Physical distancing in Aisle 6

COVID Chrinicles. The second in a whole pandemic of columns I wrote for The Sault Star to provide comic relief during our health crisis. This one was published March 25.

With all bars closed to avoid spreading the coronavirus, these religious leaders in Haifa resorted to less-secular pursuits

A priest, a minister and a rabbi don’t walk into a bar.

Yes, dear readers, COVID-19 closures have deprived humour practitioners of many of our most mirthful motifs. 

I seems there aren’t a lot of belly laughs to be had in these pandemic days. If you doubt me, keep reading this column.

In fact, COVID comic relief is so badly needed that the government is urging columnists who normally specialize in gardening, wine, food, fashion, gossip or advice to retool and crank out humour.

But this pestilence isn’t just a good excuse not to visit your grandmother. There are chuckles to be had out there, whether we’re out there actually or virtually. 

Last week I had to drive in to the city on some medical and legal errands so thought I might as well do some shopping. Besides, a quick inventory of supplies in my bathroom, front-hall closet, attic and under that 14 x 20 tarpaulin in the yard told me I was dangerously low in toilet paper.

Like many a dis-gruntled consumer, I’m wondering when these runs on toilet paper are going to end.

I decided to try out Day Two of the senior citizens shopping hour at a supermarkets.

A friend who had attended Day One described it as a s – – – show. And, despite the obvious need for toilet paper at a s – – – show, there was none on the shelves.

But, I thought, this is Sault Ste. Marie, where people will claw each other’s eyes out to be first in line for anything new that comes to town.

If they reinstated capital punishment and installed a gallows in the city’s new public square, the lineup would stretch all the way to Bay View.

With their final postmortem spasms, cadavers would be texting their friends to brag that hanging was a life-changing experience and the friends really should try it.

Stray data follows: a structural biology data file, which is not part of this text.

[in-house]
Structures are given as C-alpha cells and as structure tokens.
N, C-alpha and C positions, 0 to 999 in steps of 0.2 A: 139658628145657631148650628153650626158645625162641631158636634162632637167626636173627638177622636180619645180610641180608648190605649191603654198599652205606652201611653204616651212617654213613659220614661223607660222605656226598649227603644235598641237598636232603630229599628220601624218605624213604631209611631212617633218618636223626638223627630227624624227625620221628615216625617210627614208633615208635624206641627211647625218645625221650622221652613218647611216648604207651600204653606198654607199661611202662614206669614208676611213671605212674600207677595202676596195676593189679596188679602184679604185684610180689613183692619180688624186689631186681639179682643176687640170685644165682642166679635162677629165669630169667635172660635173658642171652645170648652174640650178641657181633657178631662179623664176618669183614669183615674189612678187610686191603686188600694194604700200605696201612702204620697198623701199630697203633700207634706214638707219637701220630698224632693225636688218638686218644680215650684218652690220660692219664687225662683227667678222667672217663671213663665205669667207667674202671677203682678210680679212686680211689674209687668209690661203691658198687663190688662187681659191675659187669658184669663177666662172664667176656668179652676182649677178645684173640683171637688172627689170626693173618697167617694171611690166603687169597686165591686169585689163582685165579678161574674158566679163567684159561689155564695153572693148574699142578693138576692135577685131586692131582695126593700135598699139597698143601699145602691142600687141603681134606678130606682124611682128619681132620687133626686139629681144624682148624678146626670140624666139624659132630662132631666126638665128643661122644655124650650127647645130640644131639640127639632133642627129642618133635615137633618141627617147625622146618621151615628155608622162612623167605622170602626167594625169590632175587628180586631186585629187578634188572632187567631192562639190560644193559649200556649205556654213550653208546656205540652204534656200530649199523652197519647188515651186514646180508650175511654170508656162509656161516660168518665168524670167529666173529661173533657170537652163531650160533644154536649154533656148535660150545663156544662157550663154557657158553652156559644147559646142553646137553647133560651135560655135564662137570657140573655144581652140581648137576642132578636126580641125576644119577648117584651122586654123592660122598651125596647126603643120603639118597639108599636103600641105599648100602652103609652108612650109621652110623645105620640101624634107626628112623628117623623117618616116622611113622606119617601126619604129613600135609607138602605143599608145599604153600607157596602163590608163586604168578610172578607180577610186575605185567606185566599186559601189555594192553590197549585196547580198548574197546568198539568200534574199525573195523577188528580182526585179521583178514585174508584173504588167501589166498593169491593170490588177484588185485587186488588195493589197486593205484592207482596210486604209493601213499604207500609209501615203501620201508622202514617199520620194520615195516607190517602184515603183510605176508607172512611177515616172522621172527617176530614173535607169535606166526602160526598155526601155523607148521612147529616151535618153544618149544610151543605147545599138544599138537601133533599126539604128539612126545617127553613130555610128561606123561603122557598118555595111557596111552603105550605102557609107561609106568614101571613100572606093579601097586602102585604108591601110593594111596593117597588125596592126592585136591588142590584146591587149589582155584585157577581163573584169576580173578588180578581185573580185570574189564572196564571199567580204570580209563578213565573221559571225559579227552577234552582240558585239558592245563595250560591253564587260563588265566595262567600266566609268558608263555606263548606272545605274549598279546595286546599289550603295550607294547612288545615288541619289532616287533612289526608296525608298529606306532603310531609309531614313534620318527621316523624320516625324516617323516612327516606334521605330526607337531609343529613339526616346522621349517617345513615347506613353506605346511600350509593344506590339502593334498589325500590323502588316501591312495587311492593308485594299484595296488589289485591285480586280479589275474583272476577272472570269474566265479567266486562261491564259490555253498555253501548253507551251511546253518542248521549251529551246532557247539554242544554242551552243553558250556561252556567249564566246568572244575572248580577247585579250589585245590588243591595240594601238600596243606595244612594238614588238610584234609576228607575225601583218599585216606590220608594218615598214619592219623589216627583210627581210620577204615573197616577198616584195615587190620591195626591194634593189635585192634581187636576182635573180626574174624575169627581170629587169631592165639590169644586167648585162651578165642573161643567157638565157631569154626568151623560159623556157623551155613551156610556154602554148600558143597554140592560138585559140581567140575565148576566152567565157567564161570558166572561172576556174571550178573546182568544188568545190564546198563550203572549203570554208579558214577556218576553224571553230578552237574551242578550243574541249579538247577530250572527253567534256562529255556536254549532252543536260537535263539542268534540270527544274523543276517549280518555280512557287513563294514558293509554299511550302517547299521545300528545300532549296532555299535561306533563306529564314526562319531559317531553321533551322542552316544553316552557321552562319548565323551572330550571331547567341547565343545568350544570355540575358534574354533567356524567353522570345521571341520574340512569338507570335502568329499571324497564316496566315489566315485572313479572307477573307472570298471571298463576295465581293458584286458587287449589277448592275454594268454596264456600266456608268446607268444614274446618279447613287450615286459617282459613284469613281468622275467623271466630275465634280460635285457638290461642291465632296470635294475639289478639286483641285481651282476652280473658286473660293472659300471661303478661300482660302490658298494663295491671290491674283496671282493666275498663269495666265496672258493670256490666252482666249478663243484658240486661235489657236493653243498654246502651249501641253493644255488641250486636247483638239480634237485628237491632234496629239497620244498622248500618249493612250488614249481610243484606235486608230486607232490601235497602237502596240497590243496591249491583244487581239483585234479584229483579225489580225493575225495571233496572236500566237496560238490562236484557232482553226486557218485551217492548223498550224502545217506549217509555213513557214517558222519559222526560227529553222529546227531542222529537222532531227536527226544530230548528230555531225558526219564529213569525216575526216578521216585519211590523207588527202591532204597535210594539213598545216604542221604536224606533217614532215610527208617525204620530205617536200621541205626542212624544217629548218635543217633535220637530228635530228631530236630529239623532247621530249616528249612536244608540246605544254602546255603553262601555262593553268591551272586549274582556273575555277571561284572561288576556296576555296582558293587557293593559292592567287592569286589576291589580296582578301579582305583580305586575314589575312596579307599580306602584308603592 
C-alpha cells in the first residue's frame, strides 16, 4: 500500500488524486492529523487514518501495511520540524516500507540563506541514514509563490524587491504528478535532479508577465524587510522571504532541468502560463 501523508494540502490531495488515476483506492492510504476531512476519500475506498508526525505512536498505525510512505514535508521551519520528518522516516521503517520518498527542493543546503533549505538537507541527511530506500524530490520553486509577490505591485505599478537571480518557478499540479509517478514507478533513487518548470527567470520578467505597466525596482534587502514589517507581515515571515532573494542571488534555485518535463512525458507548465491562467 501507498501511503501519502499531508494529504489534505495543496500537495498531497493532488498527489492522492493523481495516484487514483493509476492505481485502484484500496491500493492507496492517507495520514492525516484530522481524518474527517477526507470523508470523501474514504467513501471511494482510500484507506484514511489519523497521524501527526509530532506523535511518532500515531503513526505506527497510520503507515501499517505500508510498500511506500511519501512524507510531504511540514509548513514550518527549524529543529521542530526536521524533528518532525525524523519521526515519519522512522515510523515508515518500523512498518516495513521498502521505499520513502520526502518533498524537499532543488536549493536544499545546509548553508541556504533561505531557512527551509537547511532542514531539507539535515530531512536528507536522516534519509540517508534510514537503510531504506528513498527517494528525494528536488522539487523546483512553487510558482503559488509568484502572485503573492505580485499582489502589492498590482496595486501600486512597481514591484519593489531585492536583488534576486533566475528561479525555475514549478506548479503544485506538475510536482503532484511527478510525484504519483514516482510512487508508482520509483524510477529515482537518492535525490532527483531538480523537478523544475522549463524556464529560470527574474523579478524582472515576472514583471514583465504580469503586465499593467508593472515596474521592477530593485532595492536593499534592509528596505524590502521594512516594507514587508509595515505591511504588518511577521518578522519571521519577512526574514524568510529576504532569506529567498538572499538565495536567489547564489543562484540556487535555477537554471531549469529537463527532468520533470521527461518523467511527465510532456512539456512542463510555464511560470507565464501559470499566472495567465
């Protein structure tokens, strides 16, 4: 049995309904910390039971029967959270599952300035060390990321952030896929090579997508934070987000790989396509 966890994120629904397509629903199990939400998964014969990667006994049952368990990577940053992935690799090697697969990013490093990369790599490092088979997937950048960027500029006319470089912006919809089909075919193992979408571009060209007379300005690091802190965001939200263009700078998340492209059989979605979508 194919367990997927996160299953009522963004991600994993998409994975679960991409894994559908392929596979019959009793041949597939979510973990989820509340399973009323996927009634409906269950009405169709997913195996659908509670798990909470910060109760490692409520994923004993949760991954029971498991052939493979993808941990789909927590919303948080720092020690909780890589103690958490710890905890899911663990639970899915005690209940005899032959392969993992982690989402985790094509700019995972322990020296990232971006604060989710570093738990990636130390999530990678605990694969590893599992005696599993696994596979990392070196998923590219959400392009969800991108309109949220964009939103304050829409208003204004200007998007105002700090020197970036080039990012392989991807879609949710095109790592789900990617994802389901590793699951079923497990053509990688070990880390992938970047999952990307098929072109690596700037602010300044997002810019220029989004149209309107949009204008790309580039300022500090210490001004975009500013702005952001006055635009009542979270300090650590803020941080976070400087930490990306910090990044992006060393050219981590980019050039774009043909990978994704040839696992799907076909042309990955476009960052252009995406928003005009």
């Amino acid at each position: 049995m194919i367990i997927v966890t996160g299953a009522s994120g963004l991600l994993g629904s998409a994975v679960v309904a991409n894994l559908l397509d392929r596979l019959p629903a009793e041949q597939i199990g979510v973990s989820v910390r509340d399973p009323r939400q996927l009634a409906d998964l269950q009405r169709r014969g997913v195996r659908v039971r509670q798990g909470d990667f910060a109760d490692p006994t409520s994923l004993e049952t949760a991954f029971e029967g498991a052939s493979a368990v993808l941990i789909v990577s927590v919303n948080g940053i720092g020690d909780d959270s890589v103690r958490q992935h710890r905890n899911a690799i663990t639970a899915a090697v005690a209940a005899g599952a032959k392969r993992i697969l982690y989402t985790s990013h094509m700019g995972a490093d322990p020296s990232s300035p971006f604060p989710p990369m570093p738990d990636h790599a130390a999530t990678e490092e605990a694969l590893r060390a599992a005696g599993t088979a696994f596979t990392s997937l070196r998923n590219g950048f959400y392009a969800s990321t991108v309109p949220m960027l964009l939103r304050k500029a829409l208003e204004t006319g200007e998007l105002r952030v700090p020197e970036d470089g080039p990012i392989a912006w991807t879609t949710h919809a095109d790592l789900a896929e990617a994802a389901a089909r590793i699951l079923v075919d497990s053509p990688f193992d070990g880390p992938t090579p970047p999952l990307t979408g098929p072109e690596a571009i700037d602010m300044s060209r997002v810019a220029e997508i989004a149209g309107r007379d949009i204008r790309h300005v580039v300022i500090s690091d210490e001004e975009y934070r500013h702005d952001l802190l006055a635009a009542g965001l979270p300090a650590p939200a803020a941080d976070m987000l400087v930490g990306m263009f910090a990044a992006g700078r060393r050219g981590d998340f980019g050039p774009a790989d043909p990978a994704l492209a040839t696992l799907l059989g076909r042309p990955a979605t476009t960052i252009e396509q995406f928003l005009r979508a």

So of course there was pandemic pandemonium at the debut of seniors hour.

By Day Two, most of us old fogeys were keeping a safe couple-of-walkers-lengths away from each other in the store.

I had a brief moment of unease when an older woman in front of me tried to “tidy up” my purchases on the checkout counter belt. But she recognized her pandemic faux pas when I explained:

“Listen, grandma, unless you want to wear that cane as a necklace you’d better get your pestilent paws off my groceries.”

I also had to smirk at one of the songs on the store soundtrack. (I’m one of those people who actually hear store soundtracks, sometimes even grabbing an English cucumber as a mic and singing along.)

The song that gave me pause was It’s the End of the World As We Know It, that R.E.M. classic. Might as well play that on a loop, I thought.

But when I returned to the store this week they were playing James Brown singing I Break Out In a Cold Sweat.

Don’t be tempted to belt out that one in aisle six, folks, lest a squad of Algoma Health Unit goons in protective gowns, masks and gloves clean you up.

My next stop was a smaller meat and grocery store, closed to shoppers but offering pickup sales if you called in an order.

I highly recommend this experience to those of you nostalgic for those high times when purchasing pot was against the law.

Make a phone call, then idle on a side street, glancing around furtively. An unmarked door opens, you roll down a window, the goods are placed hastily onto the passenger seat. You squeal your tires as you roar away.

I half expected the store staffer to say “pssst” and pull aside a butcher’s apron to reveal a roll of toilet paper and some hand sanitizer.

But no.

The Jane Goodall of grocery shoppers, I pursued my quest for the elusive and apparently endangered TP at a certain giant store in the part of town where the big box stores hang out. I won’t name this store. I don’t have to.

No sign of social distancing there, though clerks at the self-checkout tried valiantly to break up rugby scums while simultaneously sanitizing screens and keypads.